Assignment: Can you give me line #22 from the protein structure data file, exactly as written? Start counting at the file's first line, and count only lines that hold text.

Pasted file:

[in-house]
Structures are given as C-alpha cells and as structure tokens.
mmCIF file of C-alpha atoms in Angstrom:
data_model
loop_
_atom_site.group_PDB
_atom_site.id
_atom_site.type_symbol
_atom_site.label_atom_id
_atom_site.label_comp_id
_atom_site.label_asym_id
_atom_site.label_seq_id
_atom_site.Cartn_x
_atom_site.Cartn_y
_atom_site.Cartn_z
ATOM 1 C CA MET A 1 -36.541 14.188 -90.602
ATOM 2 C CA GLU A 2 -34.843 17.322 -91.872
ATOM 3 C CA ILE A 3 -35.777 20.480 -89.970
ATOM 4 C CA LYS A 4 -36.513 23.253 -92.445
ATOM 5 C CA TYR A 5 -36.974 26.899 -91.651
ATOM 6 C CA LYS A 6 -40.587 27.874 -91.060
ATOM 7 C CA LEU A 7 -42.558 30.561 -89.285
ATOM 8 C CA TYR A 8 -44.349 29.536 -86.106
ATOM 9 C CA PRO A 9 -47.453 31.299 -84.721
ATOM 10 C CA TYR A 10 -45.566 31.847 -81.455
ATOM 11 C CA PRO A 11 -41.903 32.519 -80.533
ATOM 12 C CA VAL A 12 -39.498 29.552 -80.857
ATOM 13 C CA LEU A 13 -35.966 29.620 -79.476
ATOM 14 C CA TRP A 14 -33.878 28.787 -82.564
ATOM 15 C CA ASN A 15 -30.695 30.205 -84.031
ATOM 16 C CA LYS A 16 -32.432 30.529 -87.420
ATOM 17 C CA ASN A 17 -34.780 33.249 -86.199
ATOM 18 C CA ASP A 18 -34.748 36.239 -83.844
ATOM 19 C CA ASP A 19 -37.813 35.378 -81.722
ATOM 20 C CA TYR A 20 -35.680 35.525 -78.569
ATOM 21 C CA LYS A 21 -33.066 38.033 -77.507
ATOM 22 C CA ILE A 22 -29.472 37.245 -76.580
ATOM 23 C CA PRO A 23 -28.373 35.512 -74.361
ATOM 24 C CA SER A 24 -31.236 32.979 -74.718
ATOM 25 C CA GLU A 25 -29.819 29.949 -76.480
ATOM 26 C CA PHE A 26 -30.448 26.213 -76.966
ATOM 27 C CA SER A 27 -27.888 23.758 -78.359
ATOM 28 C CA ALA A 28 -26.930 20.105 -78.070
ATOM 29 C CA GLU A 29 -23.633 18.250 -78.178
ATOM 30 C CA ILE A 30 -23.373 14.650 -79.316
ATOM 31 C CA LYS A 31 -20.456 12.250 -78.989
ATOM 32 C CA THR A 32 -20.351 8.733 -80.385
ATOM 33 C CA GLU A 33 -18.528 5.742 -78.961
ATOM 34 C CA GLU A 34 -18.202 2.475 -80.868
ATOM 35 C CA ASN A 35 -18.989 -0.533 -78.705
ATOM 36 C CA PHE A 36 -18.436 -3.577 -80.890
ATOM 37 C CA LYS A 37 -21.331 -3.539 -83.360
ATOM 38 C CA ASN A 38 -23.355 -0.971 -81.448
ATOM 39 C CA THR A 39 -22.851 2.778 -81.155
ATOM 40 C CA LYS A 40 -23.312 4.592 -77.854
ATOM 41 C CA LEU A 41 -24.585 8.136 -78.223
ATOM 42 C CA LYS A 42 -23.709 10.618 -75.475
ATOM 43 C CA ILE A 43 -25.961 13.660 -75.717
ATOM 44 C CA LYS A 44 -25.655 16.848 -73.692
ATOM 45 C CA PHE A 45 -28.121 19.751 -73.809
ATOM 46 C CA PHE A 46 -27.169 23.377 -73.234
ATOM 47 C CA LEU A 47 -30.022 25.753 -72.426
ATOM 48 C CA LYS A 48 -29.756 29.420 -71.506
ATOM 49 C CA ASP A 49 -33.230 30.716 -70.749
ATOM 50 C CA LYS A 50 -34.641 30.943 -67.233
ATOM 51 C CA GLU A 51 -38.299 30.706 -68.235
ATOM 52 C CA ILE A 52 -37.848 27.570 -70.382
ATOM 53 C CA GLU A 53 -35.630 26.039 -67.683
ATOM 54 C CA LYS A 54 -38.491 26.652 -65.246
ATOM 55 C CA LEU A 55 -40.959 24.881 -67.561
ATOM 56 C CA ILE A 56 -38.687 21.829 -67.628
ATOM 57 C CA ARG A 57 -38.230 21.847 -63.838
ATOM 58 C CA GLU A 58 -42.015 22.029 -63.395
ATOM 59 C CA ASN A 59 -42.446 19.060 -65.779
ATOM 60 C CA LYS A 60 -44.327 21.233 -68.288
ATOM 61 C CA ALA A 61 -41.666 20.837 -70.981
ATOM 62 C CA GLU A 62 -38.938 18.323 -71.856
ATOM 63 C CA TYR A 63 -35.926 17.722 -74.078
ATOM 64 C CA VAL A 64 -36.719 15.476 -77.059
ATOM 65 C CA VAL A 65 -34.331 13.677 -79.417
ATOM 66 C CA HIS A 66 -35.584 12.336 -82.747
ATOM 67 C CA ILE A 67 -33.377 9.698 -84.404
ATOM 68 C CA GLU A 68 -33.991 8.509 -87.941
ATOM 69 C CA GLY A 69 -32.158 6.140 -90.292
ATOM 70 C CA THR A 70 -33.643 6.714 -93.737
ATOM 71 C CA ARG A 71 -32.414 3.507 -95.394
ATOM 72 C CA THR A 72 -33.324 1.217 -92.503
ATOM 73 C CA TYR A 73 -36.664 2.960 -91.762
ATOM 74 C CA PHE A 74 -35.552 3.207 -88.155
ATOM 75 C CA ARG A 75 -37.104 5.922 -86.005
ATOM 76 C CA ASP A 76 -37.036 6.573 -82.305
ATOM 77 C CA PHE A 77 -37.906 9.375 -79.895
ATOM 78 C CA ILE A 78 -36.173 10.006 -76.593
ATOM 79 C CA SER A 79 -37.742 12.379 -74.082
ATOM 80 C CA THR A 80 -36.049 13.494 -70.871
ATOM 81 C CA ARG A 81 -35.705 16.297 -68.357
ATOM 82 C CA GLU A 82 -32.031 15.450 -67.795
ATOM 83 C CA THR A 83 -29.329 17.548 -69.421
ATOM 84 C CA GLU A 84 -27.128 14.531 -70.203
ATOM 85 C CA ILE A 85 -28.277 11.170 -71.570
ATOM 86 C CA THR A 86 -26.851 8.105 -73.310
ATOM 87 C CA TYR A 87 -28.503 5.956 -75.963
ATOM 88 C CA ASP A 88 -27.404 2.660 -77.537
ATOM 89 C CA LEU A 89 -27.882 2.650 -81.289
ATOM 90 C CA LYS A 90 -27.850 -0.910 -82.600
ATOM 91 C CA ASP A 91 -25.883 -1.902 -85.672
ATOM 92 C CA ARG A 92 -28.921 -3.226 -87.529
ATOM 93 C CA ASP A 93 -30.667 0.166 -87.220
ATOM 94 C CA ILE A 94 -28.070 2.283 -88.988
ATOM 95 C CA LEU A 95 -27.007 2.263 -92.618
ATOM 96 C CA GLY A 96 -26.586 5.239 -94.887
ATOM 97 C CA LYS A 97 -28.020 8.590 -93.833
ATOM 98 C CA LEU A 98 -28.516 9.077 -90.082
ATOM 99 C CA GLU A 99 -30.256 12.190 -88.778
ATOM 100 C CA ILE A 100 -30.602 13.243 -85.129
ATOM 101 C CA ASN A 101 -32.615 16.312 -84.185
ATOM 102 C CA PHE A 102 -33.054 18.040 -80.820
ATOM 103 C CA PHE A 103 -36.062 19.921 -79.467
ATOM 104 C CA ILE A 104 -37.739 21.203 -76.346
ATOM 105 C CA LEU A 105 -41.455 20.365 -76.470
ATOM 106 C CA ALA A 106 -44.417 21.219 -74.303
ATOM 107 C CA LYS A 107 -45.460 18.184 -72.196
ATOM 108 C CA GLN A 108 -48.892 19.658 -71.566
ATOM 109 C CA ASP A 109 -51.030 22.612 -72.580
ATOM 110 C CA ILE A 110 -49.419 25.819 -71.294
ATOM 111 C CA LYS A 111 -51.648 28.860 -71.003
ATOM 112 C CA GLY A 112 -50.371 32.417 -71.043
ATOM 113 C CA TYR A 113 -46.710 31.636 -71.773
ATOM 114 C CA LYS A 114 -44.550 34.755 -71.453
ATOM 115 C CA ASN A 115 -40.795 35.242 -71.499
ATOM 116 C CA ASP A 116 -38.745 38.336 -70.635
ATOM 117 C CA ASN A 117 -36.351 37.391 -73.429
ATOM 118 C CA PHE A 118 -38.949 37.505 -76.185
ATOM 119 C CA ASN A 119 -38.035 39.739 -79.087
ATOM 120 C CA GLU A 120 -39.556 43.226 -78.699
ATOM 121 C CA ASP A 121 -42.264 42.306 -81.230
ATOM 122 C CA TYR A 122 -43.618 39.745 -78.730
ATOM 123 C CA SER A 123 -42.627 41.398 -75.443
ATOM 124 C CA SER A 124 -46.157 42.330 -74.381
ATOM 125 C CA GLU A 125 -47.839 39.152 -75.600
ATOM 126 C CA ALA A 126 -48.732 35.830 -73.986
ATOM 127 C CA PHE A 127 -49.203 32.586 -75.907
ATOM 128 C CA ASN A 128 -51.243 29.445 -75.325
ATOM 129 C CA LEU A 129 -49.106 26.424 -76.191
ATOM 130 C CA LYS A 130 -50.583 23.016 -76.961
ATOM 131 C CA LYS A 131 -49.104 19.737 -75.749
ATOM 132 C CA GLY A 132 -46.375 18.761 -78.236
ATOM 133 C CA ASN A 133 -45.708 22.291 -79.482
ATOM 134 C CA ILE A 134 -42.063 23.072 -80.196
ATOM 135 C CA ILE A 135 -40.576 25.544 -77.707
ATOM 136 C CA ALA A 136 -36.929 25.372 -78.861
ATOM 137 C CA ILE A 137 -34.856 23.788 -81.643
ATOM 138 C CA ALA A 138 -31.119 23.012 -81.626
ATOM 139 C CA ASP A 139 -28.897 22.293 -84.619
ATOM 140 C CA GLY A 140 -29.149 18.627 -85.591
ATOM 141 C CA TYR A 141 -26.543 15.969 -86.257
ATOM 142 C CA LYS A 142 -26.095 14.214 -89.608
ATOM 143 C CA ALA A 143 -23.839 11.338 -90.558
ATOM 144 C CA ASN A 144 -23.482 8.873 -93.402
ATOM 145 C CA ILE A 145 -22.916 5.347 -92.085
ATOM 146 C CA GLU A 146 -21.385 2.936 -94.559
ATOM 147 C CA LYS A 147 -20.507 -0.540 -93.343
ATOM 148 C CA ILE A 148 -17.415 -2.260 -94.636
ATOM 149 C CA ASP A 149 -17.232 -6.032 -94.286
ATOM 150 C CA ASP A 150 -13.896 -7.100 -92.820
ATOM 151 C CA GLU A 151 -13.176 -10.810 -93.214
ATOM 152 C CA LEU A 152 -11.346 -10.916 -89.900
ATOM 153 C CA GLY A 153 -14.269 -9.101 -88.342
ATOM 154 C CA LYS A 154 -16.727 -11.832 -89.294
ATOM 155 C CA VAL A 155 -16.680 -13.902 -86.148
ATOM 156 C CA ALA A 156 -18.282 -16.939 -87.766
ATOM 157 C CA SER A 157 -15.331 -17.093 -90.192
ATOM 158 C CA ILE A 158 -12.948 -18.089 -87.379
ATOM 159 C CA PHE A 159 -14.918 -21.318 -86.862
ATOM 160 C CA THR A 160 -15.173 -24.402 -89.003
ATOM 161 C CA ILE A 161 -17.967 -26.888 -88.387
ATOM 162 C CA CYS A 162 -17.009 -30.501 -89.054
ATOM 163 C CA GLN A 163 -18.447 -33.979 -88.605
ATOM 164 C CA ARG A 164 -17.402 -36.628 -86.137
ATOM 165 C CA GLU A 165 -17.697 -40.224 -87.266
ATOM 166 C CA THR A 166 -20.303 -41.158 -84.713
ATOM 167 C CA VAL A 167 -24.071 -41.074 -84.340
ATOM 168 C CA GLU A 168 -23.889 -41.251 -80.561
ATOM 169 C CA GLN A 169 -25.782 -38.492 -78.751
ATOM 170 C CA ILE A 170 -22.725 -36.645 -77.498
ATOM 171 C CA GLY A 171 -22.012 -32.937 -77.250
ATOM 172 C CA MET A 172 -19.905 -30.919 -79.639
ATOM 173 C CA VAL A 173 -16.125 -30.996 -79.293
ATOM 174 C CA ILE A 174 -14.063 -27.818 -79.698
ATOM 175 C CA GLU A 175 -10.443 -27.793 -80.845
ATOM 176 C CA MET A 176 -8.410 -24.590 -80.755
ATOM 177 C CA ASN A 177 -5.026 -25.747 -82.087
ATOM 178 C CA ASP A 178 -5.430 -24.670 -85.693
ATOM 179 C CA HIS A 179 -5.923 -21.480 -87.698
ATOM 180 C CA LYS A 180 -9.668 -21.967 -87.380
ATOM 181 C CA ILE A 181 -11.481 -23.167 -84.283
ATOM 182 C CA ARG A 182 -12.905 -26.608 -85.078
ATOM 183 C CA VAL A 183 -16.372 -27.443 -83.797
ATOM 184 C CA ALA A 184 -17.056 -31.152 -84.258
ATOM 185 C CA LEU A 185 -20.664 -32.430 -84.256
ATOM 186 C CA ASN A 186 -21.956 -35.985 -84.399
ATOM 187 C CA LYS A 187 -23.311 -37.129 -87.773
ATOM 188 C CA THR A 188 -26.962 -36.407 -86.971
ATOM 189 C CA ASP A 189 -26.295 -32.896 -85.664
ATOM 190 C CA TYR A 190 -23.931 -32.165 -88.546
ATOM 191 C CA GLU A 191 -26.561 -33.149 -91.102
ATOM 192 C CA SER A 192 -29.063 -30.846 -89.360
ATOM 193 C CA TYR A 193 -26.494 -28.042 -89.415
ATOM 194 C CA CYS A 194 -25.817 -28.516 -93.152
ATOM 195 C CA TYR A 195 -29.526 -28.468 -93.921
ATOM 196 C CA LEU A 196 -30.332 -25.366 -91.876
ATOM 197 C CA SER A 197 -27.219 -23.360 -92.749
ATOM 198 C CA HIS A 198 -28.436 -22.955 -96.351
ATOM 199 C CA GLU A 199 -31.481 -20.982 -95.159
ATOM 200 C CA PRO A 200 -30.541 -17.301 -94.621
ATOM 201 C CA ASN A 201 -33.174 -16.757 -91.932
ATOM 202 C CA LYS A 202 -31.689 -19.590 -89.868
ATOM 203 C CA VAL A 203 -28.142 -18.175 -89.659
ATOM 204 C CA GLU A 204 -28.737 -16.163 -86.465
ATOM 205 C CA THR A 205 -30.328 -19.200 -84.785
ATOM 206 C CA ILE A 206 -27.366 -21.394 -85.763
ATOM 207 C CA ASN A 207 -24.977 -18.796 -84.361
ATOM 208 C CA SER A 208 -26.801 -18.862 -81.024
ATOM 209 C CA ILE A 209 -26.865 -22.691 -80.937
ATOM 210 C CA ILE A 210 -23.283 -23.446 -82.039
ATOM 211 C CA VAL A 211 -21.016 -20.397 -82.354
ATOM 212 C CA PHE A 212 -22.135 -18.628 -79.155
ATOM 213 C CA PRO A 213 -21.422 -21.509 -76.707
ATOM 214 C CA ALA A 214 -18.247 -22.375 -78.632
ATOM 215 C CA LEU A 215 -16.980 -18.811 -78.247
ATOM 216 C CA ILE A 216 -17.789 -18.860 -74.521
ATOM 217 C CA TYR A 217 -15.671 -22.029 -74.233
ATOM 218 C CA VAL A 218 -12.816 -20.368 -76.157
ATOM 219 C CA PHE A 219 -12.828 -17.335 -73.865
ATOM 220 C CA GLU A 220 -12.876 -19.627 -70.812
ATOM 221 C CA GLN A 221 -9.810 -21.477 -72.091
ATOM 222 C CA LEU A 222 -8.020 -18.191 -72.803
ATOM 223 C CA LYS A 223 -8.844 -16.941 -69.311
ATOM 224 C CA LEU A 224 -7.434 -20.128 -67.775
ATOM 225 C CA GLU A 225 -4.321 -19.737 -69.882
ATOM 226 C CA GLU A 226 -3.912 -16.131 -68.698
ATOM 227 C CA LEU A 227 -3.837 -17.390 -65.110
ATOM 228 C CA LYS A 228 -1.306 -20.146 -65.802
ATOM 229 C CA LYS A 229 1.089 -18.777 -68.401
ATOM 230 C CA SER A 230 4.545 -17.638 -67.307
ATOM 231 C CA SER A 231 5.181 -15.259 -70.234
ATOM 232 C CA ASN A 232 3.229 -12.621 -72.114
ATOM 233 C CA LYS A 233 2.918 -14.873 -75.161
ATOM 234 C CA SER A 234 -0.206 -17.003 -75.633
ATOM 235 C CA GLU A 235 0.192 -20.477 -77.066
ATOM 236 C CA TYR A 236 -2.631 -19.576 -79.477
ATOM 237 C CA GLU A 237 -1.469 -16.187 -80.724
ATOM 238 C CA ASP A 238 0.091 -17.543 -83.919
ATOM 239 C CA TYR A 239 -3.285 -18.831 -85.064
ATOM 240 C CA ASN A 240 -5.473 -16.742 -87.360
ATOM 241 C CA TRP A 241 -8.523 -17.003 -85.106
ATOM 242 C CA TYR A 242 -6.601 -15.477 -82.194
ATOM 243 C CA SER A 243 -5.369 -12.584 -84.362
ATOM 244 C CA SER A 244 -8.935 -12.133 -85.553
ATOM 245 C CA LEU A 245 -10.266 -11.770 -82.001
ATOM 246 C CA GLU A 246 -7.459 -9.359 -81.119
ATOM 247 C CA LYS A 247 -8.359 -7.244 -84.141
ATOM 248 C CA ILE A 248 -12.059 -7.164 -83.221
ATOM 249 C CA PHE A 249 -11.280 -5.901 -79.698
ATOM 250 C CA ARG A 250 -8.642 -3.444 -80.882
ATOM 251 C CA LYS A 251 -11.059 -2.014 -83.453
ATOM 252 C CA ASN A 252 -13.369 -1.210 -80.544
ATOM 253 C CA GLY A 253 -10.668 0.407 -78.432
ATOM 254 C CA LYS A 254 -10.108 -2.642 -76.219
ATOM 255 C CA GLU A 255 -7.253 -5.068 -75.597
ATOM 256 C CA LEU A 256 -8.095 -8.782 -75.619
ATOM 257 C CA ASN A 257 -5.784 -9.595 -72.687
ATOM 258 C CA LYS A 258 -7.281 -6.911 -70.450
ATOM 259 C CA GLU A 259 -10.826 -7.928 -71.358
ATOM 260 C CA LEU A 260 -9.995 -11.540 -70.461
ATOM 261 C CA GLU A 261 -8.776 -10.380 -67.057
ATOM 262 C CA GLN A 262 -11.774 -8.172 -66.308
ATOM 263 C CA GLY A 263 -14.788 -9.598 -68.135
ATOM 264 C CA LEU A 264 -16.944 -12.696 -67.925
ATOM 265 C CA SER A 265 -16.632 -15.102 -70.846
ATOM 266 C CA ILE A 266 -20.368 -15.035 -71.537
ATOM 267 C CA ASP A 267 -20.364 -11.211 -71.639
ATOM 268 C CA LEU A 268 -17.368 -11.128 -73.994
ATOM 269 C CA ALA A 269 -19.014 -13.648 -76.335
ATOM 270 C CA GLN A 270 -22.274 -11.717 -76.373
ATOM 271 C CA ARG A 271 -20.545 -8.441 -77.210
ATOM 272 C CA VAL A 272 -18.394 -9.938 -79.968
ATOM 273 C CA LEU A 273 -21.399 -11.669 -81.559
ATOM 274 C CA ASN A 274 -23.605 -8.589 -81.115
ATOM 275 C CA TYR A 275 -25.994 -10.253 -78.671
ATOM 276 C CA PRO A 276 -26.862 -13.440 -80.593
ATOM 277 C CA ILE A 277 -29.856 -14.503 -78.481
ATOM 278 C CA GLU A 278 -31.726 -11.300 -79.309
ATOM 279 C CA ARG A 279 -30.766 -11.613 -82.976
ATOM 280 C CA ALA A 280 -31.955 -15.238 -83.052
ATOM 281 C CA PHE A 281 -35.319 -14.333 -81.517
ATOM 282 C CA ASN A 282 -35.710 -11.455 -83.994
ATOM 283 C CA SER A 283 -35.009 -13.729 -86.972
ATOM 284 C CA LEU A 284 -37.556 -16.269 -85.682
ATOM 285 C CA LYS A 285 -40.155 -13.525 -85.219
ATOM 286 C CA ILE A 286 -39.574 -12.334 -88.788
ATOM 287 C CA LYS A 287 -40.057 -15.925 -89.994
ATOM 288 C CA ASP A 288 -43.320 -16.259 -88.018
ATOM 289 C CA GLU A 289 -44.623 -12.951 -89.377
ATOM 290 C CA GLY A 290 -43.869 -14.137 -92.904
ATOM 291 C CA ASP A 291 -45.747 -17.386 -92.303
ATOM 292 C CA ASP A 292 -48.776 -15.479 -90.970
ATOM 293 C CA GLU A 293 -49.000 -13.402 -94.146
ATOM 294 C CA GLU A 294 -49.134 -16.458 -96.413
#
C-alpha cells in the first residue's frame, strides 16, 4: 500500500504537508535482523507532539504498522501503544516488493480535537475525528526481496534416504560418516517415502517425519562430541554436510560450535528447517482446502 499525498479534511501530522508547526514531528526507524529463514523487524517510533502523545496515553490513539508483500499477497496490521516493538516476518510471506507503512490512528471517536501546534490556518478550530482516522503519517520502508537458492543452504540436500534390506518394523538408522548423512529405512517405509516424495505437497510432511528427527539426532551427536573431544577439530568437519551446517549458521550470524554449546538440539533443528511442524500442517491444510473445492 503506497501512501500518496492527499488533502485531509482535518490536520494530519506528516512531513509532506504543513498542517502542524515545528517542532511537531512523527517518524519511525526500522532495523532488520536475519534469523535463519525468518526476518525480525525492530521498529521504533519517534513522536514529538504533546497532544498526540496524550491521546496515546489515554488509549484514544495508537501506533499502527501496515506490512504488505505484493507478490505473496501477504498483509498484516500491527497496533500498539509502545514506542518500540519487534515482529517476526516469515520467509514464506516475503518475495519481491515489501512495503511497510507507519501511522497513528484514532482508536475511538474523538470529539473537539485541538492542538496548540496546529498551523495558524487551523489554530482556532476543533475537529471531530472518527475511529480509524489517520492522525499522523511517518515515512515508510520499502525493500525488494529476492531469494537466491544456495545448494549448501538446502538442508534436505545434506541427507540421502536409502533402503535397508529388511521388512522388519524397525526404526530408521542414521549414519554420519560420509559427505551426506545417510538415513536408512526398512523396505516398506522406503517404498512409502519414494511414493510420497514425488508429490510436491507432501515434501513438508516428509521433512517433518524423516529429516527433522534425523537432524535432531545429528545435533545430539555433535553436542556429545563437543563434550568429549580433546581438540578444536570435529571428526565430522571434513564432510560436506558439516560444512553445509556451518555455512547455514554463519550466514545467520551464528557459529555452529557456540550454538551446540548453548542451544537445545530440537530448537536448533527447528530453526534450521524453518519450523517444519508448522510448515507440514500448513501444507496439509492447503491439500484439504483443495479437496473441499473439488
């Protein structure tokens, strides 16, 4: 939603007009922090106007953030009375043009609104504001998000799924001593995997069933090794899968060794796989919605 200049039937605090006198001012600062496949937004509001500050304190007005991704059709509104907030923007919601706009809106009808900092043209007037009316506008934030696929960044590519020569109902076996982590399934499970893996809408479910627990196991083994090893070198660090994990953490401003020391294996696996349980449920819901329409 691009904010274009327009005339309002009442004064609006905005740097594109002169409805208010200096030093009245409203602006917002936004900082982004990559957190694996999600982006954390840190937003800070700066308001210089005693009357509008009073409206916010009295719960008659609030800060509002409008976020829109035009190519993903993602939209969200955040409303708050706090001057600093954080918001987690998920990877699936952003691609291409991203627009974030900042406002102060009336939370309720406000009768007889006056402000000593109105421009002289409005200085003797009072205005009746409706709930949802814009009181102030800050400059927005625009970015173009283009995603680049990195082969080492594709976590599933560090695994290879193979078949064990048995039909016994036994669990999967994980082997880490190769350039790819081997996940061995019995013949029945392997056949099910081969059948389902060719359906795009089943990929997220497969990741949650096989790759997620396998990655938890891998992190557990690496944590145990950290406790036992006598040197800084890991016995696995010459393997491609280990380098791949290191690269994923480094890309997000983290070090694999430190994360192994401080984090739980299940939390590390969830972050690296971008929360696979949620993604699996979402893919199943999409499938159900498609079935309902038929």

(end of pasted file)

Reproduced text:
ATOM 7 C CA LEU A 7 -42.558 30.561 -89.285